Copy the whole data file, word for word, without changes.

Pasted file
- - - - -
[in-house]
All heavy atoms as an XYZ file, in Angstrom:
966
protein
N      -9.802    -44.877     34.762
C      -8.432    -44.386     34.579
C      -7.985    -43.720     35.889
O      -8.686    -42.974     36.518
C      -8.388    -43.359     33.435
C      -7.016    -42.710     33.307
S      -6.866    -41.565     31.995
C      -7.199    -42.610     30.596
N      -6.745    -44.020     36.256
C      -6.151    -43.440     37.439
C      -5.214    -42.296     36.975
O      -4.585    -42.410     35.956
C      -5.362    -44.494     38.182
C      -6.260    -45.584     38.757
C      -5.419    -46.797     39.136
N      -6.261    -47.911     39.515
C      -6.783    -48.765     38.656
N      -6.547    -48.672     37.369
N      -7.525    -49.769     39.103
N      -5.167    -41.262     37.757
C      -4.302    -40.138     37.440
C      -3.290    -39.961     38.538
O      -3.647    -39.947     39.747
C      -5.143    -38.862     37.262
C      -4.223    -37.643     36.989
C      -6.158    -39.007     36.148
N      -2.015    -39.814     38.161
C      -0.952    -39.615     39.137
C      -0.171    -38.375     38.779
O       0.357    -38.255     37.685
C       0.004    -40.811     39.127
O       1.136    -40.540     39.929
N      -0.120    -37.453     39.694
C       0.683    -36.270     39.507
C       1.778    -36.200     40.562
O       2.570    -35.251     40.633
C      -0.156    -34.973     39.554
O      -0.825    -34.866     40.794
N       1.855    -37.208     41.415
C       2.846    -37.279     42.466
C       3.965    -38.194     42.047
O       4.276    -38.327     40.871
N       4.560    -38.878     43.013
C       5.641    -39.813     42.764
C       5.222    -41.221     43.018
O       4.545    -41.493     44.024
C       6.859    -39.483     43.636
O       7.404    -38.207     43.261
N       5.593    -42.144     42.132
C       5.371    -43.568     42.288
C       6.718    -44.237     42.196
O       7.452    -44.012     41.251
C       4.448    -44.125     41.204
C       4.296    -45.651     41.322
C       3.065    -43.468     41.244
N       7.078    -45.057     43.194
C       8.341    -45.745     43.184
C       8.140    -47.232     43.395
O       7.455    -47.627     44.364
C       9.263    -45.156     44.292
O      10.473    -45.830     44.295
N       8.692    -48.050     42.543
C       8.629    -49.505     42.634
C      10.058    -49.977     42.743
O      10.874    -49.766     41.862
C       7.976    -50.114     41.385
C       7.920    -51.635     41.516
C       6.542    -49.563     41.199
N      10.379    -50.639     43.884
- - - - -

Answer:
[in-house]
All heavy atoms as an XYZ file, in Angstrom:
966
protein
N      -9.802    -44.877     34.762
C      -8.432    -44.386     34.579
C      -7.985    -43.720     35.889
O      -8.686    -42.974     36.518
C      -8.388    -43.359     33.435
C      -7.016    -42.710     33.307
S      -6.866    -41.565     31.995
C      -7.199    -42.610     30.596
N      -6.745    -44.020     36.256
C      -6.151    -43.440     37.439
C      -5.214    -42.296     36.975
O      -4.585    -42.410     35.956
C      -5.362    -44.494     38.182
C      -6.260    -45.584     38.757
C      -5.419    -46.797     39.136
N      -6.261    -47.911     39.515
C      -6.783    -48.765     38.656
N      -6.547    -48.672     37.369
N      -7.525    -49.769     39.103
N      -5.167    -41.262     37.757
C      -4.302    -40.138     37.440
C      -3.290    -39.961     38.538
O      -3.647    -39.947     39.747
C      -5.143    -38.862     37.262
C      -4.223    -37.643     36.989
C      -6.158    -39.007     36.148
N      -2.015    -39.814     38.161
C      -0.952    -39.615     39.137
C      -0.171    -38.375     38.779
O       0.357    -38.255     37.685
C       0.004    -40.811     39.127
O       1.136    -40.540     39.929
N      -0.120    -37.453     39.694
C       0.683    -36.270     39.507
C       1.778    -36.200     40.562
O       2.570    -35.251     40.633
C      -0.156    -34.973     39.554
O      -0.825    -34.866     40.794
N       1.855    -37.208     41.415
C       2.846    -37.279     42.466
C       3.965    -38.194     42.047
O       4.276    -38.327     40.871
N       4.560    -38.878     43.013
C       5.641    -39.813     42.764
C       5.222    -41.221     43.018
O       4.545    -41.493     44.024
C       6.859    -39.483     43.636
O       7.404    -38.207     43.261
N       5.593    -42.144     42.132
C       5.371    -43.568     42.288
C       6.718    -44.237     42.196
O       7.452    -44.012     41.251
C       4.448    -44.125     41.204
C       4.296    -45.651     41.322
C       3.065    -43.468     41.244
N       7.078    -45.057     43.194
C       8.341    -45.745     43.184
C       8.140    -47.232     43.395
O       7.455    -47.627     44.364
C       9.263    -45.156     44.292
O      10.473    -45.830     44.295
N       8.692    -48.050     42.543
C       8.629    -49.505     42.634
C      10.058    -49.977     42.743
O      10.874    -49.766     41.862
C       7.976    -50.114     41.385
C       7.920    -51.635     41.516
C       6.542    -49.563     41.199
N      10.379    -50.639     43.884